Hong Kong is not the only place where strategies have been mapped out in the event that SARS returns. In the United States, where only a handful of confirmed cases were verified, health officials have taken inventory in various cities, making certain that there are enough respirators and other tools needed to care for victims. Many experts say that even before the SARS outbreak worldwide, the United States was already fairly organized for a large outbreak of some infectious disease. The terrorist attacks of September 11, 2001, had alerted the nation that its procedures for a bioterrorist attack needed to be shored up.
The anthrax scare, as well as the heightened nervousness about the use of the smallpox virus as a weapon, created an urgency throughout the medical community. As a result, communications between hospitals and public health authorities have been in a constant process of improvement, and readiness is the number one priority. Hospitals need to be equipped to handle "surge capacity," which is the sudden influx of hundreds of new patients at one time. By 2004 city hospitals are expected to be ready to handle as many as fifteen hundred emergency patients in a single day.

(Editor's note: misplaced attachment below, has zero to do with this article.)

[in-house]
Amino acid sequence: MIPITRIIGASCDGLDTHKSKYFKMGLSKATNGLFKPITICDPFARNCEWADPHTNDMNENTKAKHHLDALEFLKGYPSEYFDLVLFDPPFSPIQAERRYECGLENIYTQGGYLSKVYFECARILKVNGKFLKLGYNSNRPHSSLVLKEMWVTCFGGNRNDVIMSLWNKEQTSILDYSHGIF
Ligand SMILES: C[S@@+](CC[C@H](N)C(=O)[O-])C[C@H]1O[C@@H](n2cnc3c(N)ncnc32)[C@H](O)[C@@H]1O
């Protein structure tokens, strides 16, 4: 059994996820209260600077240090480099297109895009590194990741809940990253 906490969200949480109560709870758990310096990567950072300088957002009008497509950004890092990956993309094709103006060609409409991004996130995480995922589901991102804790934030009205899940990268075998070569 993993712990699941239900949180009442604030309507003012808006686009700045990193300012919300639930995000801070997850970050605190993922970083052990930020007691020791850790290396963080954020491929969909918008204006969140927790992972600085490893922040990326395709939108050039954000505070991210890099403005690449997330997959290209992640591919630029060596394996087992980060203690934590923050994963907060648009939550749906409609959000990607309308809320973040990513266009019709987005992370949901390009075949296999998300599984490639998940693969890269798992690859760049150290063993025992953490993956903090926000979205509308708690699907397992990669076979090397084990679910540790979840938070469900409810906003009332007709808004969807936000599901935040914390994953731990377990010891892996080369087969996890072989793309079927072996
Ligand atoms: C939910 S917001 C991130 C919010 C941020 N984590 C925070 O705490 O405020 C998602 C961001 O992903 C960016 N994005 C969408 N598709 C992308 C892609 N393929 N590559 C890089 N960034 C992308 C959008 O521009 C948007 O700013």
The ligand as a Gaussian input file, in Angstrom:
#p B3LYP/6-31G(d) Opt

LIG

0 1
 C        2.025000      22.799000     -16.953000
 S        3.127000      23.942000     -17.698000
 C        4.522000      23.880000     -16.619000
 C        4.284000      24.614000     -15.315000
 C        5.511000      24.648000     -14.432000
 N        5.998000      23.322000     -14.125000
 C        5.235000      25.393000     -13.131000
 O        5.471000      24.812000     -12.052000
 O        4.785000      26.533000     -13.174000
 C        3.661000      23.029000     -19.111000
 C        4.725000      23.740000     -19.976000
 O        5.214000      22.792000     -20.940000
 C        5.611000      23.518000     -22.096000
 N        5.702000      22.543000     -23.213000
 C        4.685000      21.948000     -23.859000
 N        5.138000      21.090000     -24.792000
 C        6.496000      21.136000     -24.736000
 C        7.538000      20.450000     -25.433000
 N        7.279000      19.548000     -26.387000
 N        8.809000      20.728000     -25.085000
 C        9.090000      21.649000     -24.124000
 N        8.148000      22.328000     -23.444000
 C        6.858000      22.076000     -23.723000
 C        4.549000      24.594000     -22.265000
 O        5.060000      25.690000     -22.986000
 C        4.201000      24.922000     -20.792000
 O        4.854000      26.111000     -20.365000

In the United States, many doctors and public health officials have been impressed with the sense of cooperation between hos-pitals—which often compete for business. Emergency rooms at various hospitals have begun cross-credentialing patient information so doctors have access to information about patients no matter at what facility they receive care. The cooperation has saved hospitals money on supplies, too. "We're talking about buying [supplies] in bulk, in economies of scale," says one Dallas physician, "with everybody participating. Everybody is anteing up."89
Was this article helpful?